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I recently did a workout class where the intensity level was (admittedly) beyond what I probably should have been doing. There was also not much of a warm up at the beginning. During some of the moves, my ab muscles and thigh muscles wobbled uncontrollably. A friend told me his physical therapist says when your body shakes like that during a workout, it's good because it means those parts of your body are weak. But after researching it a bit myself, it sounds more like wobbling is a sign that you're overdoing it. What's the final verdict -- is "wobbling" during a workout good or bad?
Many exercise programs advertise a certain kind of muscle quaking that they hold up as evidence that their workout is effective. But is the "wobbling" Amanda refers to actually a sign that your body is getting stronger?
The top kinesiologists and trainers we spoke with agreed that muscle quaking is a physiological response to muscle fatigue, but it isn't a sign that the muscle is in the midst of development. While it isn't dangerous, it could lead to injury -- and while working yourself to the point of exhaustion will help improve your fitness, working through that exhaustion will not.
"Twitching is not associated with improvement in terms of strength," confirms Joseph P. Garry, MD, the director of sports medicine and an associate professor at the University of Minnesota.
Muscle fatigue can result from one of several factors: dehydration, burn-out or a too-tough workout. "First of all, you could be dehydrated. Dehydration affects all of your body systems, and you will fatigue faster when you are dehydrated," says Keaira Lashae, trainer for DailyBurn.com and a former dancer. "Second, maybe your muscle hasn't has time to adequately recover from your last workout. This especially happens to people who work out many days in a row. Finally, your muscle may be close to failure. This isn't a bad thing! It just means that your muscle has been working out enough, and now it needs to rest."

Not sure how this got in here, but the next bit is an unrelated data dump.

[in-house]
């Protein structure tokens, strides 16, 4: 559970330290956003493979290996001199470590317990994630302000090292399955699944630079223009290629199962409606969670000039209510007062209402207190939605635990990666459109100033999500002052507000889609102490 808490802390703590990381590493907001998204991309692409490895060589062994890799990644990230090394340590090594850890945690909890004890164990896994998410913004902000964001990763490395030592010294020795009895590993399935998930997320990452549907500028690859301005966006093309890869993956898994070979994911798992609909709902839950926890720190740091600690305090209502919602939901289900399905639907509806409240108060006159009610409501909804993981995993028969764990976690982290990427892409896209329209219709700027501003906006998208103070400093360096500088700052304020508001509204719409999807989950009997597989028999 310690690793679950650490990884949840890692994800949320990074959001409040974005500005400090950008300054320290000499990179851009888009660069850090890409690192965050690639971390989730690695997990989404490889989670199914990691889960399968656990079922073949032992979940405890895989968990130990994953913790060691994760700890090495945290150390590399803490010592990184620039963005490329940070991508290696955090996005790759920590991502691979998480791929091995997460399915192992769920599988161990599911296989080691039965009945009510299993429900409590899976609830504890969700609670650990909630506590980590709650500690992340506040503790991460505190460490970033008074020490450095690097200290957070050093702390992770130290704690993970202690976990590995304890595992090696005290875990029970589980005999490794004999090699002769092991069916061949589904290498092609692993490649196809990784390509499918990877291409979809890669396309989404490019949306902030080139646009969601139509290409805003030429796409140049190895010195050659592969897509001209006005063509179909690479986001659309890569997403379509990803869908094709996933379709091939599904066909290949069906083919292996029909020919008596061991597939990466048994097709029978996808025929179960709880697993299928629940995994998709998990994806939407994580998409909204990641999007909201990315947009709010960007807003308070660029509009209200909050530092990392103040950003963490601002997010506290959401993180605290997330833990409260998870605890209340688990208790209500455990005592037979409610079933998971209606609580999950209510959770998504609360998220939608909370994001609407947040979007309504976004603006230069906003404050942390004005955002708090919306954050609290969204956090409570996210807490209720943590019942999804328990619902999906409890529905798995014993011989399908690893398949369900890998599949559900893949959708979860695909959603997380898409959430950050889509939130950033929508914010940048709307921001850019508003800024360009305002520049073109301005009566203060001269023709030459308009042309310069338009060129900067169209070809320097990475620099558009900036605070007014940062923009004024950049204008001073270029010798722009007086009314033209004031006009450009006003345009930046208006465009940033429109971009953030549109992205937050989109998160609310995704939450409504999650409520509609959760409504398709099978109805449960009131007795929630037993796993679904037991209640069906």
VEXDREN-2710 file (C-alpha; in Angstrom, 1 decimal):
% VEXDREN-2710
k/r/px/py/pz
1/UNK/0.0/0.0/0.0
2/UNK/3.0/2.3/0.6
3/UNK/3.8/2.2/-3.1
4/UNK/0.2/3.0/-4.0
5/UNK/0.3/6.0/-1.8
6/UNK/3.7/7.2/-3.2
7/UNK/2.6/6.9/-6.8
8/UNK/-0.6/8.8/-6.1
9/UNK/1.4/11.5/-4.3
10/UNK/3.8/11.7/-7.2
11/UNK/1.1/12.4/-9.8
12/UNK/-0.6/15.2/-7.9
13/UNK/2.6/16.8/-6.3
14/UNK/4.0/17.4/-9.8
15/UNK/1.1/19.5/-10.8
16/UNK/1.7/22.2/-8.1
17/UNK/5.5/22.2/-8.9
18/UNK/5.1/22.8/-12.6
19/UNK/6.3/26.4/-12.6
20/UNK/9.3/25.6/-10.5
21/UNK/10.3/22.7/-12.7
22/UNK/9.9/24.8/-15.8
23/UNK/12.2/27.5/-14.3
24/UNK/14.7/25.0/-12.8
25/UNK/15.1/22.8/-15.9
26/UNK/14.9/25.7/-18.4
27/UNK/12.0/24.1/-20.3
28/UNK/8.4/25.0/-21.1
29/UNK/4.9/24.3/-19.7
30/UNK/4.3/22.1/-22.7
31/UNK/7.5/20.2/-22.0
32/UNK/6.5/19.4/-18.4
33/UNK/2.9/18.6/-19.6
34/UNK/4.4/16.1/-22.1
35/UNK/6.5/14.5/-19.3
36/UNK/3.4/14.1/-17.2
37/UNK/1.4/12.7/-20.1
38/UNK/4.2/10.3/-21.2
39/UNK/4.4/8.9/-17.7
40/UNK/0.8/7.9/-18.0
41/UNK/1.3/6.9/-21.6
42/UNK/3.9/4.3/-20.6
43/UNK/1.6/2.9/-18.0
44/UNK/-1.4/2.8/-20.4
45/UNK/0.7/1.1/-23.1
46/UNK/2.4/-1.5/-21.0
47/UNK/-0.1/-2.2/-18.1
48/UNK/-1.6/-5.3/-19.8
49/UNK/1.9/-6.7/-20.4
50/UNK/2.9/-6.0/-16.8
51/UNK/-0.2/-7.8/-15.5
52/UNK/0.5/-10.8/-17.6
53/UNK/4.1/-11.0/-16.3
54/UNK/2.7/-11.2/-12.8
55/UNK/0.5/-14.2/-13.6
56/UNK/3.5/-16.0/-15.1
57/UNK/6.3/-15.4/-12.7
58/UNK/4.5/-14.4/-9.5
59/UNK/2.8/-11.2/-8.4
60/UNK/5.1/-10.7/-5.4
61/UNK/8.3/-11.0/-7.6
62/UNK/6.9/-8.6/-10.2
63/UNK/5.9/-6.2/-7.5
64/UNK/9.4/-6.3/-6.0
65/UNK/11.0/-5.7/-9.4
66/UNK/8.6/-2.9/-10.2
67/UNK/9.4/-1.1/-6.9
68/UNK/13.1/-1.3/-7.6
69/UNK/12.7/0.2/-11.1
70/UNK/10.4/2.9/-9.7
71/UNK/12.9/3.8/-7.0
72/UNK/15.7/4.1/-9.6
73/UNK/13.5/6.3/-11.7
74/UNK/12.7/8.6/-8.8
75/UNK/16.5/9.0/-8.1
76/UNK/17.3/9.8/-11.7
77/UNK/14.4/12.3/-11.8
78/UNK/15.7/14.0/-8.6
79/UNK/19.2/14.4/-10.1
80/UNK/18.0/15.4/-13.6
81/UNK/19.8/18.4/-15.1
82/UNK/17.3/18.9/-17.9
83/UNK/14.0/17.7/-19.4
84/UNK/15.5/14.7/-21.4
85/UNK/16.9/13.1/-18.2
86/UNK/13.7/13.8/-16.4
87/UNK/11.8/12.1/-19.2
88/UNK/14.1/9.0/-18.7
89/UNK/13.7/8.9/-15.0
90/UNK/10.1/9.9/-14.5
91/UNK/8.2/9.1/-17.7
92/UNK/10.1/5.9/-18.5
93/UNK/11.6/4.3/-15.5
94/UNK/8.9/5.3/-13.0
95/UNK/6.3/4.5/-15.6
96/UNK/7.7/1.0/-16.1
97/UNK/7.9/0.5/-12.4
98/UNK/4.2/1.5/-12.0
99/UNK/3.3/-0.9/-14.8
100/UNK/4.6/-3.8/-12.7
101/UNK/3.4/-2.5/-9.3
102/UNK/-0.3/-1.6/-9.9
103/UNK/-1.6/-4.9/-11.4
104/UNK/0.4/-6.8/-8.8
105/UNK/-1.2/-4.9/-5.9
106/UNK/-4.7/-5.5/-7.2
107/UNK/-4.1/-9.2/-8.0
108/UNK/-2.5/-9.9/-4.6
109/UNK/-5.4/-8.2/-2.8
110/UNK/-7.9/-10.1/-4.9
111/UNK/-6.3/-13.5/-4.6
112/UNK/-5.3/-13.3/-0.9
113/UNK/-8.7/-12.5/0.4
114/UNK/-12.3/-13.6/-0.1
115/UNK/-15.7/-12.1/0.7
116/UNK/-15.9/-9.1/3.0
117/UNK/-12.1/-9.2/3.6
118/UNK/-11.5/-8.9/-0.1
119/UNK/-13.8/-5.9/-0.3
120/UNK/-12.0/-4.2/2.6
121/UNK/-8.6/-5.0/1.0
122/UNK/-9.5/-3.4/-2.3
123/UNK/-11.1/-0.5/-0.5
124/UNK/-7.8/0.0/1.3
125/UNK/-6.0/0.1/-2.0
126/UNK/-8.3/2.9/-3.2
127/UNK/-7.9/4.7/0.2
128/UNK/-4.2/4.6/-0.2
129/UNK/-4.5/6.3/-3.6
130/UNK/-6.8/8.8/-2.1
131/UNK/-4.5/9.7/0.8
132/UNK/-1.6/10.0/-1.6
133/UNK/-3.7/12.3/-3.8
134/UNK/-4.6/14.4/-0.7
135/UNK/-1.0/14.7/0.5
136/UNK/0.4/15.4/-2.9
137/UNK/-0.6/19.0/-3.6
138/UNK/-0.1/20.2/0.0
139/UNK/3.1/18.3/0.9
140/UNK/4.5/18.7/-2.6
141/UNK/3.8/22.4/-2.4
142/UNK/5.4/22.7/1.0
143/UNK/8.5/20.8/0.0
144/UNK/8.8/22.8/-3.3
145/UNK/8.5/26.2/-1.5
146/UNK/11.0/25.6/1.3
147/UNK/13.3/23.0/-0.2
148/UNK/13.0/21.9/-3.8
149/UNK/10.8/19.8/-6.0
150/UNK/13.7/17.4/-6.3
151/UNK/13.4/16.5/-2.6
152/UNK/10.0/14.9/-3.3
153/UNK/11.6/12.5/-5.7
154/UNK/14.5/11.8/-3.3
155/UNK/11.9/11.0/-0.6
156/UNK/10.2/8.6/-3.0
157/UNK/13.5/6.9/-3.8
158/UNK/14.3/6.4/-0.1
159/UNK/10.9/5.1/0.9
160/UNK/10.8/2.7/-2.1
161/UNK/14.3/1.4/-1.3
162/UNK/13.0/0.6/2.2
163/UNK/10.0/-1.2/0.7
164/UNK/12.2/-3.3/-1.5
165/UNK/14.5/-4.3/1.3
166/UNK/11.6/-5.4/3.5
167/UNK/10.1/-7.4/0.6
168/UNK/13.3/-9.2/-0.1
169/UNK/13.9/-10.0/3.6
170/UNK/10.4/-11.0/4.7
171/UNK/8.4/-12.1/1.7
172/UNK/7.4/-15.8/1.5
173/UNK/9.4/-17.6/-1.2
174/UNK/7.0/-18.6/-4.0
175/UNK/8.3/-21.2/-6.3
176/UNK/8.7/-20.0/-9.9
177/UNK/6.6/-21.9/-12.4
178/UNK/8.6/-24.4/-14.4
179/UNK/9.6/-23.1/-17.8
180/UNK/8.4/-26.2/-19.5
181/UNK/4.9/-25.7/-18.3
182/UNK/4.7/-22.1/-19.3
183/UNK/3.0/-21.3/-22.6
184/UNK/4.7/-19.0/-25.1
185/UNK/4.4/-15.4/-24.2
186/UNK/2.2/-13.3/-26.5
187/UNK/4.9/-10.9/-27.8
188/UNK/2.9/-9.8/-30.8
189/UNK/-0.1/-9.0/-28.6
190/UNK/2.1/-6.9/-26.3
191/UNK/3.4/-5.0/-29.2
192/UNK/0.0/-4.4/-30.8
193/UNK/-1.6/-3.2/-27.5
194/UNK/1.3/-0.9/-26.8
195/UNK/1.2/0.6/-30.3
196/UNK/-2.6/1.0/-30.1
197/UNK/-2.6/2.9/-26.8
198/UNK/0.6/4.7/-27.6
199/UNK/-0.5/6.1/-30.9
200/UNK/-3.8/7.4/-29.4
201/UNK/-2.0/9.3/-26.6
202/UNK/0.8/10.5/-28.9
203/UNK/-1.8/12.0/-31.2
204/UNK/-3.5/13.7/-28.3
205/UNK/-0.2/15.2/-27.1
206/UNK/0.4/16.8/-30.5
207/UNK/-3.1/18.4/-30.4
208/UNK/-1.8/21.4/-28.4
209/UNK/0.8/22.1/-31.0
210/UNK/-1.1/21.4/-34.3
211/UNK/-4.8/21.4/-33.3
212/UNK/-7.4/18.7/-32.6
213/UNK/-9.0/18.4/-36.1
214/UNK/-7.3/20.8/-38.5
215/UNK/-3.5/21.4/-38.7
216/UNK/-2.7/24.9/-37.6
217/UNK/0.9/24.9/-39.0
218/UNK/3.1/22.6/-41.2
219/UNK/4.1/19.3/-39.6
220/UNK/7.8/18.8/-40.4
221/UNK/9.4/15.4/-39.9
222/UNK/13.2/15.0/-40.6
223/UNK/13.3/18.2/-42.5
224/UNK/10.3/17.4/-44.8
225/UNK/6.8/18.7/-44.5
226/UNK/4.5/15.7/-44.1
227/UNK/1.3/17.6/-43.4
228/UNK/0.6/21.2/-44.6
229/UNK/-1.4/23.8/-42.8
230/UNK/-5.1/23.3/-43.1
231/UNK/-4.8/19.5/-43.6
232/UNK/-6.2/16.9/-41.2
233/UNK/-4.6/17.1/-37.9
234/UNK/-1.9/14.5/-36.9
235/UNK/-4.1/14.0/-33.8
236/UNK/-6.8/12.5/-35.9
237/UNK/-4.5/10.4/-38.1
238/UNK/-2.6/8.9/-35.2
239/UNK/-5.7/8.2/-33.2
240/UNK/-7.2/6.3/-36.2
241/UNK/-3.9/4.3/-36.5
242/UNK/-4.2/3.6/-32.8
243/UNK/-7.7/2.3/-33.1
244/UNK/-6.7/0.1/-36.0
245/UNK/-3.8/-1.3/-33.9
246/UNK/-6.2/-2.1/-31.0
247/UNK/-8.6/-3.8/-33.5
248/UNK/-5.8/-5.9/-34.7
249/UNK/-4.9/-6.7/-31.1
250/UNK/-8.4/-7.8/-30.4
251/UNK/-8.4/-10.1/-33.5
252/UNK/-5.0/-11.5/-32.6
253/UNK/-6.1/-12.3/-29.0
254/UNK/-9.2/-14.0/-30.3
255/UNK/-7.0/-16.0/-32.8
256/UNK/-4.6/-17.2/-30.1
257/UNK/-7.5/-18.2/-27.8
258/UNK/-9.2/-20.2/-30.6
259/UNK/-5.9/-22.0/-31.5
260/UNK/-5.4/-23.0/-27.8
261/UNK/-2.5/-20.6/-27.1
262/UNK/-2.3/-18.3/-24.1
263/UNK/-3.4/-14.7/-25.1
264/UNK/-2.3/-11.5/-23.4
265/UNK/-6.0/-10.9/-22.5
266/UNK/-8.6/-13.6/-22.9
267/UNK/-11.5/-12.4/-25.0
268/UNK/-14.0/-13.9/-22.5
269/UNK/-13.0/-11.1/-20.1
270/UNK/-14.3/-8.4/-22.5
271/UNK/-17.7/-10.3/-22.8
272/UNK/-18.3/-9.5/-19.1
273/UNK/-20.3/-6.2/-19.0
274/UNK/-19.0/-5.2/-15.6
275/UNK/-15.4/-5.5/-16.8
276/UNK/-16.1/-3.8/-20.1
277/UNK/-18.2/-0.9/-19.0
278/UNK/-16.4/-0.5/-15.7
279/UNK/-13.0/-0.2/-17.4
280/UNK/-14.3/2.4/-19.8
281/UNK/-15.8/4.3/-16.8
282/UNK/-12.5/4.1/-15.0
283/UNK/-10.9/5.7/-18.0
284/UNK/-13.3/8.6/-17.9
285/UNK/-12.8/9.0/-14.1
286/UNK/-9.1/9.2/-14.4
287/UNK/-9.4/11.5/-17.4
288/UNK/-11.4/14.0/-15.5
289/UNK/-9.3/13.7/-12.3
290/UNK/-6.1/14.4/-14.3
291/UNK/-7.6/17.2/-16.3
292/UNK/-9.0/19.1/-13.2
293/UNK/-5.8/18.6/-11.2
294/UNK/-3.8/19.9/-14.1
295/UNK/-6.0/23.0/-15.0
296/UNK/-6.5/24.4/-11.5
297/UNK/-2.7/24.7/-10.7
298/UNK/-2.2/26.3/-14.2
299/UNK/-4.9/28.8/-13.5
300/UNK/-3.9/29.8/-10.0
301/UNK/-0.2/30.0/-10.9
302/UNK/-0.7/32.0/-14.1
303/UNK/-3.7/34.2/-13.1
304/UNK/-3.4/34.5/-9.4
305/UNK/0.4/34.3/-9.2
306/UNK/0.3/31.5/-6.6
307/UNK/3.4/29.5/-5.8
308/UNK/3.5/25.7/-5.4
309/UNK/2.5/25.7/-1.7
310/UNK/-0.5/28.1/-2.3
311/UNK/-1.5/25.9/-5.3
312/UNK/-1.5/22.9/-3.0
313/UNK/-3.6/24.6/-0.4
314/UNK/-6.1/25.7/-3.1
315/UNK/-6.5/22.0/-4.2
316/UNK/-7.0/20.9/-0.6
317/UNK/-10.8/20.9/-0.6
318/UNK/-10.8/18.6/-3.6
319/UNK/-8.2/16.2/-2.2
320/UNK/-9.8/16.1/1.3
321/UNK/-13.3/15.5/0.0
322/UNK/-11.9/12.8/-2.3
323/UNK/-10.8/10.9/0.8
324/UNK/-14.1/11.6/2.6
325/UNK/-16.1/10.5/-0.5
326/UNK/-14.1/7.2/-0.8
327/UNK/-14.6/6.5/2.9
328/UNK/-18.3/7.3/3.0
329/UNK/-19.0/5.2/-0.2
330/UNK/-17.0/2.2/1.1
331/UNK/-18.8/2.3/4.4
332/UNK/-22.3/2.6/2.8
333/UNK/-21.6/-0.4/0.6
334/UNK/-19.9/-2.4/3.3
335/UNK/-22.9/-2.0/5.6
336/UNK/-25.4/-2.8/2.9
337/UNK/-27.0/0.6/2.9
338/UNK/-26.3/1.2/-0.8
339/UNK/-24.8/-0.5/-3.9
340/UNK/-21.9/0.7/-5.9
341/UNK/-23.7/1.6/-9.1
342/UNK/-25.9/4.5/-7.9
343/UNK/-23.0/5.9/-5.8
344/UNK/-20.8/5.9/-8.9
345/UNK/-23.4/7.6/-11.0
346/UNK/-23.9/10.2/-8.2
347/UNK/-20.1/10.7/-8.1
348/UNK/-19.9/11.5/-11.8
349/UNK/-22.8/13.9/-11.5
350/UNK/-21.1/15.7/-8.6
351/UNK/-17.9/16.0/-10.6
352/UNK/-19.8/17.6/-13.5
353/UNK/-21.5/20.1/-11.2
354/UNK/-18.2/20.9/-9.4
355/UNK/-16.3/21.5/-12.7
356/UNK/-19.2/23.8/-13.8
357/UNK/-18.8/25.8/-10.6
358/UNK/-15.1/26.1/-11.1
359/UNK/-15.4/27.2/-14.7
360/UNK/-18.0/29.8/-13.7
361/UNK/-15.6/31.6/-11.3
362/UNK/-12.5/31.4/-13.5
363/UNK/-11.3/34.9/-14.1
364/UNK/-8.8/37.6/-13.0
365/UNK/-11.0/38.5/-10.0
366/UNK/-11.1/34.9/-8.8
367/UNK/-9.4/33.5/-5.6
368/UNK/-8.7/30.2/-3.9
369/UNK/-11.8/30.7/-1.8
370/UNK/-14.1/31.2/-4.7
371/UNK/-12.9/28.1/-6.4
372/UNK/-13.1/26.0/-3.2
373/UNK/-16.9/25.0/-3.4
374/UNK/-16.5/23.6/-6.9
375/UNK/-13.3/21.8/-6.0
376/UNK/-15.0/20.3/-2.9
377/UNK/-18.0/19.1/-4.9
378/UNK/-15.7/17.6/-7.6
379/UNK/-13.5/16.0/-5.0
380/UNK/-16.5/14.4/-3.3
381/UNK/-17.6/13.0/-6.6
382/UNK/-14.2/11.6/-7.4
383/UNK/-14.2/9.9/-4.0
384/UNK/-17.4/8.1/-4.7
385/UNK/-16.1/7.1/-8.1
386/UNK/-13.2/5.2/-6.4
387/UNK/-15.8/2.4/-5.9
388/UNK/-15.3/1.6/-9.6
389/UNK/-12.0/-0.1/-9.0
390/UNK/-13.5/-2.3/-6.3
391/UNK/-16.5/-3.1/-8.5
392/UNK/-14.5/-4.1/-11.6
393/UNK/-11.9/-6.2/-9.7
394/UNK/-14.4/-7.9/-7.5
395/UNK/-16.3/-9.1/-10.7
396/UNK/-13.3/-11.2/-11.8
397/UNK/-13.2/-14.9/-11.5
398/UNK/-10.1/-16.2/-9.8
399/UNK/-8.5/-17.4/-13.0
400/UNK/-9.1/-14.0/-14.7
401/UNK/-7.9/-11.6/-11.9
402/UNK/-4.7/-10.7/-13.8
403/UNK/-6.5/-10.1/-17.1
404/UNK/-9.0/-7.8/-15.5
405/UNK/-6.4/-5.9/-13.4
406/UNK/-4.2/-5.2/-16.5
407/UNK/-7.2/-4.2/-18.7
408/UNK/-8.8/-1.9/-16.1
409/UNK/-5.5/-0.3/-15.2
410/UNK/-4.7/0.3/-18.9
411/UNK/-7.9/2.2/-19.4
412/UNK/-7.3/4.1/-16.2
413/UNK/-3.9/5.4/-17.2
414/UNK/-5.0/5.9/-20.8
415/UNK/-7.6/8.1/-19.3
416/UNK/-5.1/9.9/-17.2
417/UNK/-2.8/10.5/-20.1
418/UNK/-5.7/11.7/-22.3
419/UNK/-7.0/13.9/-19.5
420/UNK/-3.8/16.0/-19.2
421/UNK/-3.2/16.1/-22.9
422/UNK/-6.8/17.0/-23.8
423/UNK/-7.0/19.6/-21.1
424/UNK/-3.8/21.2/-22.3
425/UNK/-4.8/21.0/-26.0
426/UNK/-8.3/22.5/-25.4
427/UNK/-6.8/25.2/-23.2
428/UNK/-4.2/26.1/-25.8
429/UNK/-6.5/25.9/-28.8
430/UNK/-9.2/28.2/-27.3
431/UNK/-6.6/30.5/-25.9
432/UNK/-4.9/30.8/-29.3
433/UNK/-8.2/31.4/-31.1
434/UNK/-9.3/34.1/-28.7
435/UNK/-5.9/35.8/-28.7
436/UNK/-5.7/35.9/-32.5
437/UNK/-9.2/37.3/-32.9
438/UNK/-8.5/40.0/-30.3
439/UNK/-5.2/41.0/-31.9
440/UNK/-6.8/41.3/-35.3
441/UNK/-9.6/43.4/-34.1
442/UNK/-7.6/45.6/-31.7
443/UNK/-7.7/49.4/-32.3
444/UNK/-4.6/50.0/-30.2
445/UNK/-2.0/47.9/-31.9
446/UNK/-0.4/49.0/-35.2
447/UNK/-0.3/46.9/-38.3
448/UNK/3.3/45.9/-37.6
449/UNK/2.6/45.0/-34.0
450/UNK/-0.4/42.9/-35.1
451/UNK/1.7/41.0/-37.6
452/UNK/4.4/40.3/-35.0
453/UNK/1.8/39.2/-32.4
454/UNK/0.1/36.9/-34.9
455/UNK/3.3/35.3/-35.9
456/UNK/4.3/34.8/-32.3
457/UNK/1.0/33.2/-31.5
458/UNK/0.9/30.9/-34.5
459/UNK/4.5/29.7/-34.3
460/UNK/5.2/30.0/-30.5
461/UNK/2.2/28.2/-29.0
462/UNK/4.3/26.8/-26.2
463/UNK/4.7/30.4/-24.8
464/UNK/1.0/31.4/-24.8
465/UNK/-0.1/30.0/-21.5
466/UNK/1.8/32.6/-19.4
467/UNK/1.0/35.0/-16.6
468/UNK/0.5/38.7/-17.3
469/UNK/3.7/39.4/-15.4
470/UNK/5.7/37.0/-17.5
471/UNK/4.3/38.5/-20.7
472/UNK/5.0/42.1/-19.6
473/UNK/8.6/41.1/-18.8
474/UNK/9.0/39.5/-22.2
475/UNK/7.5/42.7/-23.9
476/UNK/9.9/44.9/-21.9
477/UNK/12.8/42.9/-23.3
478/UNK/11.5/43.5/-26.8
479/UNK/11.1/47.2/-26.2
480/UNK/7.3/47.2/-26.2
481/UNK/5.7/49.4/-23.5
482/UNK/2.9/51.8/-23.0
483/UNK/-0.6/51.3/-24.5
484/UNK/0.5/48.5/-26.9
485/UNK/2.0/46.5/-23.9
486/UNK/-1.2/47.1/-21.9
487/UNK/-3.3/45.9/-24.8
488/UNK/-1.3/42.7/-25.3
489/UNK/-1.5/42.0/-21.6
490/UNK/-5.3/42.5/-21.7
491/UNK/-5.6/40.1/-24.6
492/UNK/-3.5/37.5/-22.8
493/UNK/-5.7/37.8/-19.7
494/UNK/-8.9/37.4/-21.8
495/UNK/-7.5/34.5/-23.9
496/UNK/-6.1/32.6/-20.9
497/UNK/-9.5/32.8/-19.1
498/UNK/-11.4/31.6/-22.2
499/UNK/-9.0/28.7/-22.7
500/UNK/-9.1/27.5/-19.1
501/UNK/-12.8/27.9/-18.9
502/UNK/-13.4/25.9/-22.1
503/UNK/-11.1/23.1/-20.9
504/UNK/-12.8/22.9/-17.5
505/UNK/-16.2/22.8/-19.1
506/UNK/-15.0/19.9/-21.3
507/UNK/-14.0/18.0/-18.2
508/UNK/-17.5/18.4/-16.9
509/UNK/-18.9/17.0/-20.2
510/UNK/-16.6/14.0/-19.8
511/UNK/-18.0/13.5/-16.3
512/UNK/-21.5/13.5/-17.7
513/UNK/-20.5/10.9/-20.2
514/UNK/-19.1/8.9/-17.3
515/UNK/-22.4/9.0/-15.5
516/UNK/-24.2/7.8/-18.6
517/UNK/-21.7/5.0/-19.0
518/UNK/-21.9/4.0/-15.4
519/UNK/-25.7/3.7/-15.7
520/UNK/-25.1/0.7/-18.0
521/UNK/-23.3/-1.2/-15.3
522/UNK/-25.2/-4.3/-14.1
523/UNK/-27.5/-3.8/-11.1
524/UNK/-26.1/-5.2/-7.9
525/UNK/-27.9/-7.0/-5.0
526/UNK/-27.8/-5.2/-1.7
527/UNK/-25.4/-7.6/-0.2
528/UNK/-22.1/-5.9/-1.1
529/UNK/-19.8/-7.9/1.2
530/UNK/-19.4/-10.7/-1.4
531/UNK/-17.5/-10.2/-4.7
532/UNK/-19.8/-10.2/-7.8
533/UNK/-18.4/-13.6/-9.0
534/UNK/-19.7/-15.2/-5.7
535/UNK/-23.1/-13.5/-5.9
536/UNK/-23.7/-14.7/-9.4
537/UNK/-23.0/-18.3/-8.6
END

The last option seemed the most likely to kinesiologist Allan Goldfarb, who sees one potential danger: injury from the lack of control.
"If you are not controlling your activation of your muscles with the proper nerve recruitment and there still is a load on those muscles then control will be compromised," Goldfarb, a professor at the University of North Carolina, Greensboro, told HuffPost Healthy Living. "This could lead to lack of force, loss of balance and then could lead to injury if taken too far."
But does that mean the practice is dangerous or bad for you? No, says Lashae -- it's a good thing: "Too many people are afraid to push themselves to the max. The more intense your workout, the more calories you are burning, and the faster you will stimulate a fat burning response in your body. As long as you take the time that you need to recover by resting and grabbing a post-workout protein shake after these classes, there is nothing wrong with them."
Bottom line: if you are in a class and begin to experience muscle shaking, it's time to take it down a notch or hold off and rest. Don't worry that something is wrong -- but you won't help yourself by pushing through it.
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